H1: Traditional recruitment is disappearing behind the scenes of E-recruitment.
H2: Social media is shortening the application cycle.
H3: Social media is hindering the applicant’s chances of hire.
With these three hypotheses in mind, the results from the qualitative and the quantitative researches were interesting. Firstly, traditional recruitment has not completely disappeared behind the scenes of E-recruitment. There are still traditional methods, i.e. job fairs that still remain highly viable and important in recruitment. Though newspaper ads are losing purpose in recruitment, word of mouth and referrals were found to still be successful and going strong. The personal connection between candidates and recruiters is still essential for the success of an application but establishing a personal connection without face-to-face contact is challenging. Erecruitment is the present and the future of recruitment; however, some aspects of traditional recruitment are here to stay.
Social media unquestionably shortens the application cycle. This does not affect the recruitment process as potential employees are quick to respond to adverts. They are able to feel confident and understand the technology used by recruitment websites. On the other hand, recruiters are able to communicate easily and quicker with potential employees, thus reassuring the candidate of the company integrity. The recruitment process still processes through all of the stages in E-recruiting, same as one who applies by the traditional means. In a world where technology is constantly changing and improving, one can foresee the recruitment process becoming more digital and less personal interactive. This could influence a shorter recruitment process, a shorter application cycle and less administration for recruiters.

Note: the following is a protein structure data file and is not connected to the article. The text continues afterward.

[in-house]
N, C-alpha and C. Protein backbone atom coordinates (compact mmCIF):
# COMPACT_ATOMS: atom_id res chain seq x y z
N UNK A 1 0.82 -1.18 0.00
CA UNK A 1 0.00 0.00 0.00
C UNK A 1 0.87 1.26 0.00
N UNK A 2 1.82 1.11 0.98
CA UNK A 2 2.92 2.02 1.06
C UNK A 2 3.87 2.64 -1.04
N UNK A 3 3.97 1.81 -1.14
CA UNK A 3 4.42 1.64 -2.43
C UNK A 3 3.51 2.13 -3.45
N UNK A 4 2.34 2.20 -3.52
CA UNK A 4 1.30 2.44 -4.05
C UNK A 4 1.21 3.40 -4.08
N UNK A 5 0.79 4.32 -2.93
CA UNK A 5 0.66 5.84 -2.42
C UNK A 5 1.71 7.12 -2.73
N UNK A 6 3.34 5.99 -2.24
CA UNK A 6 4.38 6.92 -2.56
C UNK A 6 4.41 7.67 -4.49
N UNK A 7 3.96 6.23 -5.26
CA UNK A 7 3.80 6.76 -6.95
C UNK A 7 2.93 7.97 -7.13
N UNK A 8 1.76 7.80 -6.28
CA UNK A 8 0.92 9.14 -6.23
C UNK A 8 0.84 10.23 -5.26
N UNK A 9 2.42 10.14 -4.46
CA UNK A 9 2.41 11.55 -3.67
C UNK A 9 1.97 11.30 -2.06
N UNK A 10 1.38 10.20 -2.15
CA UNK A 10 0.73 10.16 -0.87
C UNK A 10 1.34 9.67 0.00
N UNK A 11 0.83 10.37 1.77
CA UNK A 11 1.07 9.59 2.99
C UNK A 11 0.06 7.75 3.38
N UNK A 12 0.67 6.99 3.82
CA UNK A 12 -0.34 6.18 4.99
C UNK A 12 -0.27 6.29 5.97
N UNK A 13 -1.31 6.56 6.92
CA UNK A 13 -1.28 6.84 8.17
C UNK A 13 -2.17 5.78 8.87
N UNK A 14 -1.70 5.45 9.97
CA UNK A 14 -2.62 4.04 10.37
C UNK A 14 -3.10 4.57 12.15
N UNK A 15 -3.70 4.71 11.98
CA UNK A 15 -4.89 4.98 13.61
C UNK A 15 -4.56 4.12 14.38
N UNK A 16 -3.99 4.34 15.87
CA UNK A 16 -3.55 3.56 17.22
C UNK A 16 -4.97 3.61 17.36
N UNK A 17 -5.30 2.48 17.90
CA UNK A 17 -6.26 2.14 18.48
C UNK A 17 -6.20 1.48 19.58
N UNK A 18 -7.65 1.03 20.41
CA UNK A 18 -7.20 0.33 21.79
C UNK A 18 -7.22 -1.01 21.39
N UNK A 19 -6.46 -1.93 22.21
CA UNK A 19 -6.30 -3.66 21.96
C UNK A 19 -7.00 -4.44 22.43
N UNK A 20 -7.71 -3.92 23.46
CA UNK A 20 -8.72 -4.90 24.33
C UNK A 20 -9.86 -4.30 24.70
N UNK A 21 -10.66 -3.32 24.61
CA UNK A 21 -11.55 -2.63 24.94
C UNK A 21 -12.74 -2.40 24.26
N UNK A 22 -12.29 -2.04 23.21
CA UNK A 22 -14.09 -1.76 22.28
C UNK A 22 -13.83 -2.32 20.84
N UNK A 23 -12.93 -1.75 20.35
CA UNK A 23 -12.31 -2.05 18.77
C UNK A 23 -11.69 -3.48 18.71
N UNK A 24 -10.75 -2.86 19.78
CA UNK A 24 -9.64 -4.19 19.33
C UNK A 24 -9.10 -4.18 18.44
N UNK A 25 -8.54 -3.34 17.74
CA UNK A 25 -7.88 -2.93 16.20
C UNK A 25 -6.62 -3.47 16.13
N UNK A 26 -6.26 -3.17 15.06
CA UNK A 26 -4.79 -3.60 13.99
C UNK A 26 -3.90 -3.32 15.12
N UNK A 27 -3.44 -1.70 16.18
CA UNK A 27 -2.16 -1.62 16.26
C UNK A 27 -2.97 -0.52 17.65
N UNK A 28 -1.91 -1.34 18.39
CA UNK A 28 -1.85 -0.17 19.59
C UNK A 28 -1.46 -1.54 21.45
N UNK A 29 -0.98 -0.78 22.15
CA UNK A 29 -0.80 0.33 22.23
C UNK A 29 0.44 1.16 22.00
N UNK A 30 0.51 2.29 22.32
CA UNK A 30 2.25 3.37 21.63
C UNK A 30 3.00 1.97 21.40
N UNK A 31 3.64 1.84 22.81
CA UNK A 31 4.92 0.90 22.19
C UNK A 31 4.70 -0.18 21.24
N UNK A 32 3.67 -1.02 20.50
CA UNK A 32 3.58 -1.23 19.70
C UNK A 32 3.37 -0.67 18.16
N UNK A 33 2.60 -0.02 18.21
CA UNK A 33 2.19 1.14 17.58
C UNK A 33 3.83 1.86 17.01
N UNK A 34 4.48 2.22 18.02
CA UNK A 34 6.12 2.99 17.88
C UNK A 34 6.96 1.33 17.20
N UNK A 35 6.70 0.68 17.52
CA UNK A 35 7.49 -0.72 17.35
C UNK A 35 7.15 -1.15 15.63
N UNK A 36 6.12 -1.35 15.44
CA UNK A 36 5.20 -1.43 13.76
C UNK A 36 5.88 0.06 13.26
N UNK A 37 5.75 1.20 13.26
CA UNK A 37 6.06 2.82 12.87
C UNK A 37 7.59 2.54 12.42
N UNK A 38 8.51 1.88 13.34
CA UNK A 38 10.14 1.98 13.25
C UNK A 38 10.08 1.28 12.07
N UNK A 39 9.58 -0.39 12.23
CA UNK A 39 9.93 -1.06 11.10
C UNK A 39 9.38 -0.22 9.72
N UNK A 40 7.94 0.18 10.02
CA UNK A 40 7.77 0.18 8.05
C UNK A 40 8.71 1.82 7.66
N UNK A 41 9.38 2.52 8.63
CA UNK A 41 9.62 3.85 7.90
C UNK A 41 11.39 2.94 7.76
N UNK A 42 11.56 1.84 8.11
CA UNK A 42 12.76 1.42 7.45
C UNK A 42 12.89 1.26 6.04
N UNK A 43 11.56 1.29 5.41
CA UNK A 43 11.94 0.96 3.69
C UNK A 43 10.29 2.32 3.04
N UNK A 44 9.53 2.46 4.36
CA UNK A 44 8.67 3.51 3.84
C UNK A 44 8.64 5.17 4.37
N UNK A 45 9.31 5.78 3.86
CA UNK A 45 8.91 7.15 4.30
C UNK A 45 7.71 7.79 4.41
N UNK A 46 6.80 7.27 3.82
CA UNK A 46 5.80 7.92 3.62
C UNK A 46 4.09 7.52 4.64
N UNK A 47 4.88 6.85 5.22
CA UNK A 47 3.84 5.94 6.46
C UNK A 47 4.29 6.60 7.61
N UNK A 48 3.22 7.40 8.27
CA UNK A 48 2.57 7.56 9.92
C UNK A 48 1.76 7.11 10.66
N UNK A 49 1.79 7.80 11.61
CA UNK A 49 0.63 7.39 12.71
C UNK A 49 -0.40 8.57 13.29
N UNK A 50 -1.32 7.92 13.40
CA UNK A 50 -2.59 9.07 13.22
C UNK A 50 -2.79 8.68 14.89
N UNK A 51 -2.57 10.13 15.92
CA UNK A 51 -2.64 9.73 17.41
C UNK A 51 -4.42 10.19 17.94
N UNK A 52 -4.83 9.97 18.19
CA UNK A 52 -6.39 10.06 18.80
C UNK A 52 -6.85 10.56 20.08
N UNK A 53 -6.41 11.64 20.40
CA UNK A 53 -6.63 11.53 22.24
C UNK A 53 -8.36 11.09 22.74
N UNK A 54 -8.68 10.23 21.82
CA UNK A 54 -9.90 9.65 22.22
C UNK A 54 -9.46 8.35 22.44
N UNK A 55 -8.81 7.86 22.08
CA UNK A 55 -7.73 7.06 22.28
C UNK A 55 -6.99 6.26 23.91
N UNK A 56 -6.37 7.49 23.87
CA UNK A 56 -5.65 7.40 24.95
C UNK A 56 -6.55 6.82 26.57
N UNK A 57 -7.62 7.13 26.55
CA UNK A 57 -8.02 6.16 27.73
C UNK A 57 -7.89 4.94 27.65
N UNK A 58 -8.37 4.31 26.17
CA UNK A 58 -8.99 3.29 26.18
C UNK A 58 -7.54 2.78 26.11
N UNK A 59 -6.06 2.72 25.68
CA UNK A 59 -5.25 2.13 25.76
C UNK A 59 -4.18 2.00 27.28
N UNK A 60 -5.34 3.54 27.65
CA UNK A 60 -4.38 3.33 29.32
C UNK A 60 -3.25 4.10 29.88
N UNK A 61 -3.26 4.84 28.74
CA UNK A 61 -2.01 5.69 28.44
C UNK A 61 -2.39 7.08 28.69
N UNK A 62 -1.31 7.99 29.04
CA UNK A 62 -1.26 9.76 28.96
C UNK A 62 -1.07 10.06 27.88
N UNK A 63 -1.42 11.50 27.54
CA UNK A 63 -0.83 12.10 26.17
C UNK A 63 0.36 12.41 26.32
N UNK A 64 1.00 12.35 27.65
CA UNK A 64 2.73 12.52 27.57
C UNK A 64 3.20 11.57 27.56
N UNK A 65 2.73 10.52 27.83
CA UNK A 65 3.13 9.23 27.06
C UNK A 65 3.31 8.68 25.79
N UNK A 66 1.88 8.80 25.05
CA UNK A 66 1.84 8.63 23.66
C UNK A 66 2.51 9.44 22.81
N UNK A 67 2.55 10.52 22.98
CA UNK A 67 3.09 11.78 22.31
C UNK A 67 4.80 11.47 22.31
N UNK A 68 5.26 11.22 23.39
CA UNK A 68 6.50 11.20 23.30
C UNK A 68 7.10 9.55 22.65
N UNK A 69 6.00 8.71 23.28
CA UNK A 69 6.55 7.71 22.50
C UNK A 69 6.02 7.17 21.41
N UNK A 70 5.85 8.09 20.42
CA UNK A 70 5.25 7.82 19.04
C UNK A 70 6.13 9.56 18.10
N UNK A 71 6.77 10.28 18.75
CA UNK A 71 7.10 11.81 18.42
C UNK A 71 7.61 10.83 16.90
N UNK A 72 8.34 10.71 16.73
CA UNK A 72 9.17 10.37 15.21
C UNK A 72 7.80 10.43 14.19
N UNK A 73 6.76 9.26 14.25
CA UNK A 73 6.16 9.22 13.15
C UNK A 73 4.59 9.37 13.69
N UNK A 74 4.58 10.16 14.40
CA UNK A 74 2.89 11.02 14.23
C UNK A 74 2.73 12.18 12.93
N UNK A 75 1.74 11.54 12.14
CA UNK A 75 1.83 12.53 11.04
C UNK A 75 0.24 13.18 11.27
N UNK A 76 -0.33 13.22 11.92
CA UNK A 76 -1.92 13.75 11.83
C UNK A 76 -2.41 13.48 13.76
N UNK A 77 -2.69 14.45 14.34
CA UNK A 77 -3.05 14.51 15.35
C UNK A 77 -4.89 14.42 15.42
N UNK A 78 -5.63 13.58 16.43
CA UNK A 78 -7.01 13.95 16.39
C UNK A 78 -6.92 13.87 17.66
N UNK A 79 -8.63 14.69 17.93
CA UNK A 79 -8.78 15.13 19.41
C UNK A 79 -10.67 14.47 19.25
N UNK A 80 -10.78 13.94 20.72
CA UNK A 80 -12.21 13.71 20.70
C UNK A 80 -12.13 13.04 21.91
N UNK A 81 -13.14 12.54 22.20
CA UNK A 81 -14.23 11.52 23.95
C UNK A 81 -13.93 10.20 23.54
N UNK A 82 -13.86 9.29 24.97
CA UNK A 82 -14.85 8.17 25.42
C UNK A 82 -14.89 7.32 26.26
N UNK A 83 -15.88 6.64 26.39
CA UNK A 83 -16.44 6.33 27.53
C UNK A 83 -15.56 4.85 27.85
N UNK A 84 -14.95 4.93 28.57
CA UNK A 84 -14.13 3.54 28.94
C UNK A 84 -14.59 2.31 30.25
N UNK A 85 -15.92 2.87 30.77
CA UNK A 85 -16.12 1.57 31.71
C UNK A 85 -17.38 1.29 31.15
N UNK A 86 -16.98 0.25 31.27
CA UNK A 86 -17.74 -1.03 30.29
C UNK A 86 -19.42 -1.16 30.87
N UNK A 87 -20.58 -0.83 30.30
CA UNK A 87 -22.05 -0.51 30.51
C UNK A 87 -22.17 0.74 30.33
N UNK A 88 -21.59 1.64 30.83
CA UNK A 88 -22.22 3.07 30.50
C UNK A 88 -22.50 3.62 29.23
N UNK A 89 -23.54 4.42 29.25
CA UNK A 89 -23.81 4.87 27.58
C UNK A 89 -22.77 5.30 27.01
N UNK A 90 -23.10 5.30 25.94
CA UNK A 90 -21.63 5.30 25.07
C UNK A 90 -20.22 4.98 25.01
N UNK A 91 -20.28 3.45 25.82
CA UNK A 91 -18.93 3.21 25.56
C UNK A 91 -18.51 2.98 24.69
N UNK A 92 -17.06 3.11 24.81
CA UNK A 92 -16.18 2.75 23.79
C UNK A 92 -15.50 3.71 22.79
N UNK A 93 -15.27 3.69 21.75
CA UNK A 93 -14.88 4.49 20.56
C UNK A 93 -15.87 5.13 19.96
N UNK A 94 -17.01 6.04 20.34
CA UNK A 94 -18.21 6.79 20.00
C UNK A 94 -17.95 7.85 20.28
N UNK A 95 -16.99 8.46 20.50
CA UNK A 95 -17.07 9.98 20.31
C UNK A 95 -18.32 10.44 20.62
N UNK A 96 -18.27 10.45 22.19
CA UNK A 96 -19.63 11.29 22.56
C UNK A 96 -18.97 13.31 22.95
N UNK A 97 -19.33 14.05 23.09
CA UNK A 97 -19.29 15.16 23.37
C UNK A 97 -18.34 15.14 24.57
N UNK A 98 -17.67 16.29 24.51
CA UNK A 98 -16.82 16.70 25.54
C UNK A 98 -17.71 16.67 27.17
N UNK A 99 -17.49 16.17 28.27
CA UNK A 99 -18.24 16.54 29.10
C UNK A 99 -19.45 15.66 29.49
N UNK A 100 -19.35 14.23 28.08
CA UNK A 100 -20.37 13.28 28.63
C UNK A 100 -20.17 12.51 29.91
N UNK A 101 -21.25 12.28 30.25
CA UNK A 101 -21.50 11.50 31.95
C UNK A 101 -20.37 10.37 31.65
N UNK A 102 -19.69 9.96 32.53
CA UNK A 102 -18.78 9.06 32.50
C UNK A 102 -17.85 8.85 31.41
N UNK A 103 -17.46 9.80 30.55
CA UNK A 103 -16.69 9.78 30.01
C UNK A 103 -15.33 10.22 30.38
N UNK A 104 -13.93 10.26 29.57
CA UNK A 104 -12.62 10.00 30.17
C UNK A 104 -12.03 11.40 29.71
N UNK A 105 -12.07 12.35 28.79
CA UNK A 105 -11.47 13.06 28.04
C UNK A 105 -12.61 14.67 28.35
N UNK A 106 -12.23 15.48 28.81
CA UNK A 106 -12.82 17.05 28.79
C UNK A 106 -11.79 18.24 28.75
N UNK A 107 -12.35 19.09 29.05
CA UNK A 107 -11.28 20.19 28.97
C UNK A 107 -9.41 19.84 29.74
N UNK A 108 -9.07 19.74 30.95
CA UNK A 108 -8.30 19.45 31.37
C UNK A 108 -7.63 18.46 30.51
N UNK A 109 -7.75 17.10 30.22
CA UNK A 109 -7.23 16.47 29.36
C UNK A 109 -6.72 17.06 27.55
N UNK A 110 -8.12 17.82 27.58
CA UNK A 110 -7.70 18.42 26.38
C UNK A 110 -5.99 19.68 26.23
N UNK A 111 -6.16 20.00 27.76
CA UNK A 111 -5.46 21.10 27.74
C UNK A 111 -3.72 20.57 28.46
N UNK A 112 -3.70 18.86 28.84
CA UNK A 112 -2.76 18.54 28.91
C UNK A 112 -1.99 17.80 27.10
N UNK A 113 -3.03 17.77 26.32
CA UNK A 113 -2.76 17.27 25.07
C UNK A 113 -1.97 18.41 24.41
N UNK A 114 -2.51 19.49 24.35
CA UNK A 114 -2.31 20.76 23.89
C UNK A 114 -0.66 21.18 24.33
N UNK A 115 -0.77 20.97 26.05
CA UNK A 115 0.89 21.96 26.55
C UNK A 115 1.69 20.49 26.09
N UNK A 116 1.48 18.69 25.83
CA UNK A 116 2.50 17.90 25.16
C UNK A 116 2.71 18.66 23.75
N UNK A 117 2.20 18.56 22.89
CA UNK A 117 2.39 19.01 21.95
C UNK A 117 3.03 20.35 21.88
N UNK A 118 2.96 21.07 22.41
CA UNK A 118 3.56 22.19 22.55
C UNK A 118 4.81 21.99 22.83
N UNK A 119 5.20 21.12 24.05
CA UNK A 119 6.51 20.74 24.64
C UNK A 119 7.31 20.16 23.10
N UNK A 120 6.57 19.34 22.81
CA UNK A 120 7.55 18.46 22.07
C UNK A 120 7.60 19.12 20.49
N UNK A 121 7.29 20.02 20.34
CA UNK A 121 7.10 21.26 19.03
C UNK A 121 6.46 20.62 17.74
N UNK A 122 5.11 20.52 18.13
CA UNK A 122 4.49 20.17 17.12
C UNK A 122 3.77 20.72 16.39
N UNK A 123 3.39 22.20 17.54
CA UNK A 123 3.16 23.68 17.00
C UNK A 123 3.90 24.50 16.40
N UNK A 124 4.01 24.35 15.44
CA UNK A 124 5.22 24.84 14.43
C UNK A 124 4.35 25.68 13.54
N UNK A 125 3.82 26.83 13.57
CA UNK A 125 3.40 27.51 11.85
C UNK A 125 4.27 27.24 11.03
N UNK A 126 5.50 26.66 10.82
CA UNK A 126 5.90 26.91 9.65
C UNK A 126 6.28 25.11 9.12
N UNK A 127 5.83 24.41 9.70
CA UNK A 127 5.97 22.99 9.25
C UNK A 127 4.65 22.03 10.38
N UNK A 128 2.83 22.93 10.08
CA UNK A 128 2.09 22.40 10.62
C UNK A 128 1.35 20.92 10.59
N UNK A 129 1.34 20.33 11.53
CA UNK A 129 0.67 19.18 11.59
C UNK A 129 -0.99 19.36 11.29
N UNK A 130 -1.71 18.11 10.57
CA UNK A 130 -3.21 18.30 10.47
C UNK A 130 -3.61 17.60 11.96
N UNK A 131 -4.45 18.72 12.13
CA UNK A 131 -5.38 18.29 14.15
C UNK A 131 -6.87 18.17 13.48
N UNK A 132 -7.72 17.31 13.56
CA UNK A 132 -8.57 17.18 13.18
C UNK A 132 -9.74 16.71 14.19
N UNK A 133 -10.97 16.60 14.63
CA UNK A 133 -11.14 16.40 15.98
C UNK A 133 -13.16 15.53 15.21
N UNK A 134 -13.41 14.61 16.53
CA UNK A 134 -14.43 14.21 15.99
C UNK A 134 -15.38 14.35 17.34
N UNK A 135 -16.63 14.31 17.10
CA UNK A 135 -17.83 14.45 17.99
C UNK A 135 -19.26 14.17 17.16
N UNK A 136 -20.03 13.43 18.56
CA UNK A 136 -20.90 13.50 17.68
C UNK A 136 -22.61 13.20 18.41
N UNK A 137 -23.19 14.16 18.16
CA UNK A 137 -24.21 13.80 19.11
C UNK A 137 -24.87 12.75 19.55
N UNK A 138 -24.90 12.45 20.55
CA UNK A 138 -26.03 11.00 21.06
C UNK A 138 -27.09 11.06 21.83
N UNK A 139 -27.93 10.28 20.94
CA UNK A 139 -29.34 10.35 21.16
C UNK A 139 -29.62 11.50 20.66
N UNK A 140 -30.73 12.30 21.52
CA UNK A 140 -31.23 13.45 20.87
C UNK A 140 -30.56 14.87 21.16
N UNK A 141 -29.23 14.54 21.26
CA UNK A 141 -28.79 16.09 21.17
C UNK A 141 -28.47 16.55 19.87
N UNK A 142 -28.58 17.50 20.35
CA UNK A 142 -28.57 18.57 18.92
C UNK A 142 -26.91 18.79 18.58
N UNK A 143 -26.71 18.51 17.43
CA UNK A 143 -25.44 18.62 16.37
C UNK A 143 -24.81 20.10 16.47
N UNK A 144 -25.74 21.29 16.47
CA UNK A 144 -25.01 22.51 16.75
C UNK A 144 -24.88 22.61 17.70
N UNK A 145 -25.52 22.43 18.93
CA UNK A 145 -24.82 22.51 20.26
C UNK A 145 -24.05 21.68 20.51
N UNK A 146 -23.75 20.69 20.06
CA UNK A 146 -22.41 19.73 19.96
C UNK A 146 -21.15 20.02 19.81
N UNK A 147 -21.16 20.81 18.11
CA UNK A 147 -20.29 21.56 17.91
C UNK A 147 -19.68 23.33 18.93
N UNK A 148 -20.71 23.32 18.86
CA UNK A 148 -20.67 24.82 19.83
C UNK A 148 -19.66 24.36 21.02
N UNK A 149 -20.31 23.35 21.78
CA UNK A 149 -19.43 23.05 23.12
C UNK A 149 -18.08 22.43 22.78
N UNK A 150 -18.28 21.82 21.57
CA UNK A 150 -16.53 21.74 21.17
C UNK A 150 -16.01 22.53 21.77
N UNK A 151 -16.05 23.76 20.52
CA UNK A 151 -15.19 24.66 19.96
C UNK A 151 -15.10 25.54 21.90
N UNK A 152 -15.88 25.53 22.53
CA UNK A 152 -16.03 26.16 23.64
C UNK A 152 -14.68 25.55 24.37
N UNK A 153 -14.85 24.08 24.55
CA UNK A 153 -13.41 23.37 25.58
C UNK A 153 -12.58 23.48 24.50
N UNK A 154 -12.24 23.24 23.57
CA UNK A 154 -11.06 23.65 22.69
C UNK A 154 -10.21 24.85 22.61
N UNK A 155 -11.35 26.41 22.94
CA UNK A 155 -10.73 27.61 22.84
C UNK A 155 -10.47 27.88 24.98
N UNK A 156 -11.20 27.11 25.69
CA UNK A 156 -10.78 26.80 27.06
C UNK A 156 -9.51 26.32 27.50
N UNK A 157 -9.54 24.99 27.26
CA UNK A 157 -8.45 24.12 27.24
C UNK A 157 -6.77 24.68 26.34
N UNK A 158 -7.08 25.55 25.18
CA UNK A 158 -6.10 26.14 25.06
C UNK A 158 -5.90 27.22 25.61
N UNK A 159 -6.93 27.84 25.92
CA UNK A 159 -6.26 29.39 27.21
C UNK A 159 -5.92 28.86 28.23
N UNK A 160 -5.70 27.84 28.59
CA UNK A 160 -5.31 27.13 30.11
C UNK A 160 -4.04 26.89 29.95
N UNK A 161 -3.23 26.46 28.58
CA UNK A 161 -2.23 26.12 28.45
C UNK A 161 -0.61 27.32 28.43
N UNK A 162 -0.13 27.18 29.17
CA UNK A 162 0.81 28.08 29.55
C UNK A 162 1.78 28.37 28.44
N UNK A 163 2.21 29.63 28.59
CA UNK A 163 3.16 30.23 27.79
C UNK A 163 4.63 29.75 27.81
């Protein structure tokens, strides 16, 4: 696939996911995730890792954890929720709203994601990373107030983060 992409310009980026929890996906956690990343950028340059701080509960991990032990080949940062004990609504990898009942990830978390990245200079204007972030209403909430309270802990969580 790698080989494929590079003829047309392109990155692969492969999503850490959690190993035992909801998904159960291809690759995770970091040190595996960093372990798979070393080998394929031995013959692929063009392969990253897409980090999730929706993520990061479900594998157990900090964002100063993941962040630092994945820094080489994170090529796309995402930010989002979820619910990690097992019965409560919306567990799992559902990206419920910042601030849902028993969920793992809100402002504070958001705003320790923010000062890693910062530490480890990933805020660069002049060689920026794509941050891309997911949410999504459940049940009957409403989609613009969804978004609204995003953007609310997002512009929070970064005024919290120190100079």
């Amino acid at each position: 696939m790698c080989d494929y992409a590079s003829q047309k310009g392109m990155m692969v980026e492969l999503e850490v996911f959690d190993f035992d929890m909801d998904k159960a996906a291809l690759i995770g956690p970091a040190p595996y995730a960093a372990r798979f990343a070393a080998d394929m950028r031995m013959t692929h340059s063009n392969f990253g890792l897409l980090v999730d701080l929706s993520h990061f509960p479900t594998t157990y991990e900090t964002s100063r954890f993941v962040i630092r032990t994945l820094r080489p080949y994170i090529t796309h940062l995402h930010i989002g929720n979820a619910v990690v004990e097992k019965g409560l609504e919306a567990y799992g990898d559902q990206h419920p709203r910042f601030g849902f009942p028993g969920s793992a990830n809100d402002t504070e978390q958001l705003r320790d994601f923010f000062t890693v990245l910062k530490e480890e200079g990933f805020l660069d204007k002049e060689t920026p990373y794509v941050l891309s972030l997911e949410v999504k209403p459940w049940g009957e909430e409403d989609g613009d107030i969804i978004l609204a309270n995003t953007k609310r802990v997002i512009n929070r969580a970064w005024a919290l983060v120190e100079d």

Lastly, measuring if social media hinders the applicant’s chances of hire was difficult. Past studies with recruiters have found that recruiters are likely to look at SM profiles, with less than half utilising the content in decision making (Jobvite, 2013). The recruiters interviewed from HERE stated that they do not make it a practice to review SM profiles. While it is not a practice, they mentioned was the situation to arise, offensive content like racism and strong political stances would have an influence on the application process. Participants of the quantitative research felt they were not affected by their social media profile during job searching. Though, it was noted that most (52%) censor their content to avoid career problems.